View from India: Karnataka rolls out red carpet for investors

The manufacturing sector in Karnataka is gearing up for a new innings, in which it aims to create and distribute wealth and bring the downtrodden into mainstream development. The Ministry of Pharma is preparing to launch the state’s first ever Medical Tech Pharma Park near Bangalore, and there are plans for a urea fertiliser plant and a Machine Tool Park.

All this and more has been revealed at the Make in India-Karnataka event being held in Bangalore. The two-day conference is organised by the Government of Karnataka (GoK) in association with Department of Industrial Policy and Promotion (DIPP), Government of India, and Confederation of Indian Industry (CII).

The high-profile event, which has global dignitaries and Union Ministers among its speakers, aims to boost the domestic manufacturing industry and attract foreign investment. “Make in India initiative exemplifies co-operative federalism with the central and various state governments. The event is expected to be a platform for 600 B2B meetings,” said Chandrajit Banerjee, director general, Confederation of Indian Industry.

Make in India-Karnataka Conference is a celebration of the manufacturing prowess in Karnataka and rightly so, as the state is one of the most progressive and industrious states in India. Nano-tech, robotics, 3D printing, space, drone, rocket, military and aircraft technologies, as well as high-end electronics, all have their manufacturing roots in Karnataka. The State’s GDP growth at 7 per cent is at par with the national average. It is the fourth largest skilled workforce constituting 6.6 per cent of the country's industrial employment. No surprise that the state has already attracted investments to the tune of $5bn in the last three years.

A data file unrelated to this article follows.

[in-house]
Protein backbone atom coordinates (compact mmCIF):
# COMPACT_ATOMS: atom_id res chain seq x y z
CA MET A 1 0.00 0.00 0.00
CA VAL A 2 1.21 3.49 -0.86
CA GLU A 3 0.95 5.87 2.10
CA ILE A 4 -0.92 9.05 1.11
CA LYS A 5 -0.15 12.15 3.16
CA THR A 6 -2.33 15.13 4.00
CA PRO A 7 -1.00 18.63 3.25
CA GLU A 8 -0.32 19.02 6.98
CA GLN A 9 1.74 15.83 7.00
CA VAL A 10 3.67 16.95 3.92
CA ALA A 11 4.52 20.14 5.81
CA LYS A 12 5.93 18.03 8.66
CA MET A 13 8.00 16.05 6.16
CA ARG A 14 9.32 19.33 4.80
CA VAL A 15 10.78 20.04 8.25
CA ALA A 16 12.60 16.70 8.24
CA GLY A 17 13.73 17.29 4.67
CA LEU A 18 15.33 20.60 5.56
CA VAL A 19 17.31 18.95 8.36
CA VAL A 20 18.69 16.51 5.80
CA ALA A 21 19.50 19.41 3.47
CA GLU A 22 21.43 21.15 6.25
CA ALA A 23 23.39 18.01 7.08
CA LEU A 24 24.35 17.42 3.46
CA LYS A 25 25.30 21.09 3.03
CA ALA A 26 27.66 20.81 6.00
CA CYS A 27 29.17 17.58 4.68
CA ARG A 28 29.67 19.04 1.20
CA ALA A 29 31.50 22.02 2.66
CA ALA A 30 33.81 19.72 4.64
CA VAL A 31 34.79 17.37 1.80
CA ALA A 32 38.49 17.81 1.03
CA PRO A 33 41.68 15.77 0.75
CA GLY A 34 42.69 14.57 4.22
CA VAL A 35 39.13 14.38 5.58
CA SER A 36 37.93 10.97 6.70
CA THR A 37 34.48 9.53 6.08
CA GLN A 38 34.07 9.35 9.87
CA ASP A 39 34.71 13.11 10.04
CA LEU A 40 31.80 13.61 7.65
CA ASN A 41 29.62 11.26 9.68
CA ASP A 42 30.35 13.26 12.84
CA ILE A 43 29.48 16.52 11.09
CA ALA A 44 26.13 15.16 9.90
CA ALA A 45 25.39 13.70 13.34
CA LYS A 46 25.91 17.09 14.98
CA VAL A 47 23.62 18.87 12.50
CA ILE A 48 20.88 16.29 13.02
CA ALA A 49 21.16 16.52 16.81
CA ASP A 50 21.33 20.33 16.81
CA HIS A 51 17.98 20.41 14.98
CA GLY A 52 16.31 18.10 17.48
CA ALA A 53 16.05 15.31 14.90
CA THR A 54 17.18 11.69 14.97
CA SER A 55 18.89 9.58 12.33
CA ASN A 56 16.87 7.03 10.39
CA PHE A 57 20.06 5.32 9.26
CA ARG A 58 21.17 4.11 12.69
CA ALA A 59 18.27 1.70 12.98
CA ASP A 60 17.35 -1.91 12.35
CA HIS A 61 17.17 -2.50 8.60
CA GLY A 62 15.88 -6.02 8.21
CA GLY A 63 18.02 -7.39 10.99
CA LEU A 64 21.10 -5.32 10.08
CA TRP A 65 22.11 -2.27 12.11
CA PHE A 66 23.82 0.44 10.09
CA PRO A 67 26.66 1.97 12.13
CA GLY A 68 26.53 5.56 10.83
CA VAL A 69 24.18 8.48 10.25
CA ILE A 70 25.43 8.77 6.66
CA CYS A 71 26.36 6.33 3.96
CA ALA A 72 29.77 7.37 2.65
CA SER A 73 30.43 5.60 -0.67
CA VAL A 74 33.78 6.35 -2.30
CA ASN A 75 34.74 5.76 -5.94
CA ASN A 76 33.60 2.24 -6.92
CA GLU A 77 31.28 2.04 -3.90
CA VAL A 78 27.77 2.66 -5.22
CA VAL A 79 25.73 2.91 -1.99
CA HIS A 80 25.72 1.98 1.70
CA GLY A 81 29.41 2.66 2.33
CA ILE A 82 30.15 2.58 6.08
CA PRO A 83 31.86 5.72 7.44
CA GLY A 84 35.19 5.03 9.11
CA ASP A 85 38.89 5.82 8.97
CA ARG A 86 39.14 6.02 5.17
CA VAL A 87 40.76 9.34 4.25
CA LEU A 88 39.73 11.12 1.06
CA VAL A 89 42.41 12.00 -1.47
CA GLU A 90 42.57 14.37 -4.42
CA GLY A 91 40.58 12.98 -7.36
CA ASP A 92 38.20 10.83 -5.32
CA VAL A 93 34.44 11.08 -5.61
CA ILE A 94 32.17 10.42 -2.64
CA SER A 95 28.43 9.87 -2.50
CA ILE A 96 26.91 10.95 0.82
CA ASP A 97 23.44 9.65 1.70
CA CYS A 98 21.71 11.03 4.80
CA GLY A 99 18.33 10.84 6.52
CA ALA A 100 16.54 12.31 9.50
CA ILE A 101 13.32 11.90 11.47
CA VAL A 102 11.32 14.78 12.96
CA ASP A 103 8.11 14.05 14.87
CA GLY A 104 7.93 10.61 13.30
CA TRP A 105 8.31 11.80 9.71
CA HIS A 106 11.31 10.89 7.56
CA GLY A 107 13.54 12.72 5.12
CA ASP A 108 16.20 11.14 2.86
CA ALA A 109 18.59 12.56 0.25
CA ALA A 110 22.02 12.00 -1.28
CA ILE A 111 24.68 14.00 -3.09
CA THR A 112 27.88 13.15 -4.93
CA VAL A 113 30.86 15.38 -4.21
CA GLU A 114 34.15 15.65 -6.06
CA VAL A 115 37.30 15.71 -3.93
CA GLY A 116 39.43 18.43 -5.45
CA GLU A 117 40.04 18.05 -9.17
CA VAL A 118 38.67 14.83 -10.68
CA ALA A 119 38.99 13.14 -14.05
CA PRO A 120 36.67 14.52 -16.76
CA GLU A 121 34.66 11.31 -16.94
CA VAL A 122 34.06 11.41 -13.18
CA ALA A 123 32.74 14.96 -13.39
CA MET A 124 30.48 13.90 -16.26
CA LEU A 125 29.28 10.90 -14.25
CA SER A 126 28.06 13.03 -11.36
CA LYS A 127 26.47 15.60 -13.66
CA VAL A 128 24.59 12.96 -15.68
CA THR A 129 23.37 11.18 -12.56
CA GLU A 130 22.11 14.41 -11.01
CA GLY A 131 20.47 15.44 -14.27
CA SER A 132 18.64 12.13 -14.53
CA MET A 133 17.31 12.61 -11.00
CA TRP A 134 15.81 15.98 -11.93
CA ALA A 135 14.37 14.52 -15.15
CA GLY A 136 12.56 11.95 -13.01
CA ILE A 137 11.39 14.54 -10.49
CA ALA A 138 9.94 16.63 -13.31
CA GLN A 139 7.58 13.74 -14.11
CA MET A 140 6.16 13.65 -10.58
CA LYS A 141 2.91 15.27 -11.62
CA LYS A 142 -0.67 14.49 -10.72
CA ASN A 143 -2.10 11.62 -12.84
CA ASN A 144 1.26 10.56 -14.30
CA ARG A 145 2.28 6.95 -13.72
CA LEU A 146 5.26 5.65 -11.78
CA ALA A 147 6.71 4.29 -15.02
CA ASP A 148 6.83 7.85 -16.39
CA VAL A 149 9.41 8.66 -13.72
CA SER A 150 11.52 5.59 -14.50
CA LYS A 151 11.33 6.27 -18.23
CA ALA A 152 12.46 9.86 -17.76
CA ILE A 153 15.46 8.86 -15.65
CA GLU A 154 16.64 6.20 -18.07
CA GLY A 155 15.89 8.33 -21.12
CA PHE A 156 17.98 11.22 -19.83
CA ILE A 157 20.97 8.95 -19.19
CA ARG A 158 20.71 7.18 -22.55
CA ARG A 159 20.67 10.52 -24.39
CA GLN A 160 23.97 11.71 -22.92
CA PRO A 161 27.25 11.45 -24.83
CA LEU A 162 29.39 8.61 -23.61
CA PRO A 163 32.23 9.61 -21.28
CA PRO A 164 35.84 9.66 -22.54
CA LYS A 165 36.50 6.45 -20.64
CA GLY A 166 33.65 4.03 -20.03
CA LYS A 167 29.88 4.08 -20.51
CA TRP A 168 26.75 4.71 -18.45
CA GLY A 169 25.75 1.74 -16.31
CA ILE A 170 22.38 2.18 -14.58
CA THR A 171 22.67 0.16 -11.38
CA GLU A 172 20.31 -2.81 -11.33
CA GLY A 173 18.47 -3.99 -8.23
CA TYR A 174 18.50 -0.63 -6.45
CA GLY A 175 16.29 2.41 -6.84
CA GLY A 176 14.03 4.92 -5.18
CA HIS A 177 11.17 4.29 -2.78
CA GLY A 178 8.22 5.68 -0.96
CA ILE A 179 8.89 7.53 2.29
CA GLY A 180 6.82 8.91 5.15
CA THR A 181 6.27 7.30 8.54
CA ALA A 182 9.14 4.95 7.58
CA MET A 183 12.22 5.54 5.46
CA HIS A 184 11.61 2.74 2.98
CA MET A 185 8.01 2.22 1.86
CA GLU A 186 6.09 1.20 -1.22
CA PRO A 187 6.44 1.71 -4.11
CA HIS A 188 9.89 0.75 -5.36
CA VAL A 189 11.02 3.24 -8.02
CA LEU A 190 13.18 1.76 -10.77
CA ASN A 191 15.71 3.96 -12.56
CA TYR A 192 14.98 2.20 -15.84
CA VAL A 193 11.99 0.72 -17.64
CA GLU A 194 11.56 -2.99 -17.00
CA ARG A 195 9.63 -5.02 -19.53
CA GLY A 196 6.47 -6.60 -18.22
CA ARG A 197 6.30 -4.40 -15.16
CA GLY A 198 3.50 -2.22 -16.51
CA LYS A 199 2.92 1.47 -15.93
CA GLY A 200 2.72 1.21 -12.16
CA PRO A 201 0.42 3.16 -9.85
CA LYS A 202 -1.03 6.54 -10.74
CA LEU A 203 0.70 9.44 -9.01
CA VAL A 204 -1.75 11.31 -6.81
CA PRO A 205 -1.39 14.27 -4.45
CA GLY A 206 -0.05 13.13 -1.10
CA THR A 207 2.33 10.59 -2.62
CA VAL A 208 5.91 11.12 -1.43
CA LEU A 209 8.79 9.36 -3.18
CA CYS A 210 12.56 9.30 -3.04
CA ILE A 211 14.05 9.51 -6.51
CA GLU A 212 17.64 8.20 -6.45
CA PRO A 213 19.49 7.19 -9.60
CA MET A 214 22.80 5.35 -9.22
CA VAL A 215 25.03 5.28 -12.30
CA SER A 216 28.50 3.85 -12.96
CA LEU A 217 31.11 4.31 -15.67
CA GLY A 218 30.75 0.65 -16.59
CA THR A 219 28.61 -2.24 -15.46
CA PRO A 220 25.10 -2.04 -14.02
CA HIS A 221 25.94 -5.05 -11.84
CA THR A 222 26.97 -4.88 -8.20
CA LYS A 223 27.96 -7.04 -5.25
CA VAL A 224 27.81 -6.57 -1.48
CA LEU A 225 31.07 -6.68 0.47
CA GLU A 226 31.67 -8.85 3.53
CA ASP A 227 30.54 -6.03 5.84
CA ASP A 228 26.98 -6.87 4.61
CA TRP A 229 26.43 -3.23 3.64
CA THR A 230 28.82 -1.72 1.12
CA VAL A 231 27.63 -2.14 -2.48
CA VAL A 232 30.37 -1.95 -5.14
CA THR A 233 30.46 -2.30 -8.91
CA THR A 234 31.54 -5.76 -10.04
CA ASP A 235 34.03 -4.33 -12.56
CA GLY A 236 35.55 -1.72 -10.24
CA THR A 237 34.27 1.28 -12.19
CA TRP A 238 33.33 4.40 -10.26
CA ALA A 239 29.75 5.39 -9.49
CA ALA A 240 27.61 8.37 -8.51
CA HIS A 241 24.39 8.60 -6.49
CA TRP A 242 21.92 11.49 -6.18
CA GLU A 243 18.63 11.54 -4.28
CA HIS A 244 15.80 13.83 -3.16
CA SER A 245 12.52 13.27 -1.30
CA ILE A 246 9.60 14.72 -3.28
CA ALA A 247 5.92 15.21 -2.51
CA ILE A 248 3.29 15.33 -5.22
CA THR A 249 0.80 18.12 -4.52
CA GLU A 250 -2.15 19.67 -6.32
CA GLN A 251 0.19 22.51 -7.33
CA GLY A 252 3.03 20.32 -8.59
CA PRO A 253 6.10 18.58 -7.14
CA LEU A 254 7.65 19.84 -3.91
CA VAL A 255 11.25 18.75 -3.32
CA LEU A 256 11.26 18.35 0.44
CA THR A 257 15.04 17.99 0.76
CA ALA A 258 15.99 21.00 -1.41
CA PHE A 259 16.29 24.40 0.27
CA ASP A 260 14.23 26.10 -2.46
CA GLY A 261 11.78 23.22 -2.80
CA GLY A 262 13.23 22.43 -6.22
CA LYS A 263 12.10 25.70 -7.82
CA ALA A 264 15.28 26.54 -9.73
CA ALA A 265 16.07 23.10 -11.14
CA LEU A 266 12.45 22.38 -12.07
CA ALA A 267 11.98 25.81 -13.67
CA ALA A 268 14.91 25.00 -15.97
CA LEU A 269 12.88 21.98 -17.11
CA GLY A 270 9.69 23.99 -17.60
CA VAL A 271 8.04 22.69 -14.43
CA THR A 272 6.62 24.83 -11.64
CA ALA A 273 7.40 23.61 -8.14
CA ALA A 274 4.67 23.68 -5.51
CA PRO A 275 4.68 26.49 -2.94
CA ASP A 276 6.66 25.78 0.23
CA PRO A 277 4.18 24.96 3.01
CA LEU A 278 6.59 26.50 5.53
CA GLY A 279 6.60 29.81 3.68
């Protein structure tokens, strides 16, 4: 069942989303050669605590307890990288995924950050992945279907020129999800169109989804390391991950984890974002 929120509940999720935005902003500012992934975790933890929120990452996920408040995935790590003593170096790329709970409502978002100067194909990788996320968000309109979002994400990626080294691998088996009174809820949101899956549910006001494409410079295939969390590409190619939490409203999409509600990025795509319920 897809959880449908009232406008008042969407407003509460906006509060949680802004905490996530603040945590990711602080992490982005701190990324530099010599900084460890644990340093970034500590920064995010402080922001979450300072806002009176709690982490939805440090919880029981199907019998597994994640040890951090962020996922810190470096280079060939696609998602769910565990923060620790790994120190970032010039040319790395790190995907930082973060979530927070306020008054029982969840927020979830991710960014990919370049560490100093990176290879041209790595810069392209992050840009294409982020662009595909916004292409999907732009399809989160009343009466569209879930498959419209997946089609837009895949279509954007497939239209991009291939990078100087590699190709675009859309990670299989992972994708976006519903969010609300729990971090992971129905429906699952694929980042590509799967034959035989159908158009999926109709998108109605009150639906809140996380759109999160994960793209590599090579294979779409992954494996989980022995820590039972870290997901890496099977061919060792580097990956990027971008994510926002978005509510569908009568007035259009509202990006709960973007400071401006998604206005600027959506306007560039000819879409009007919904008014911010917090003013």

“Karnataka has investment-friendly policies for electronics, biotech, auto and pharma. Foreign direct investment worth $22bn has come into the state since it hosted the first Global Summit in 2000,” highlighted Shobana Kamineni, President-designate, CII and executive vice chairperson, Apollo Hospitals Enterprise.

Karnataka’s industrial policy for the period 2014-19 is manufacturing-centric. An award has been instituted for the best performing manufacturing company in the state. This will have a cash award of 100,000 rupees (Rs. One Lakh) and will be announced along with the Kannada Rajyotsava Awards on 1 November each year starting in 2017.

At the conference it has been proposed to declare certain sectors such as Aerospace and Defence, Renewable Energy and Electronic Hardware as strategic sectors that should be given special and concerted attention. An aerospace park at Belagavi in Karnataka is on the anvil. “Around 3,000 acres of land is being developed for creating a world-class aerospace park with IT and hardware near our airport. Besides our policies we have a large land bank: we have over 40,000 acres of land to offer. Though all states have invested in Karnataka, there’s a lot to be leveraged,” reasoned RV Deshpande, Minister for Large & Medium Industries and Infrastructure, Government of Karnataka.

The Indian economy ranks as the 10th largest in the world and third largest in terms of gross domestic product on a purchasing power parity basis. A large part of this growth can be attributed to the contribution of Karnataka, especially in the services sector. “The fast-changing world is creating opportunities for everyone,” Karnataka’s Chief Minister, Siddaramaiah, told the conference. “India is poised to become a competitive manufacturing economy and this can happen if we focus on creating a domestic capital and encouraging home-grown technology. In the last decade, increasing urbanisation and rising income levels have accelerated consumer demand for manufactured goods in India. By 2030, India is expected to become world’s fifth largest consumer market.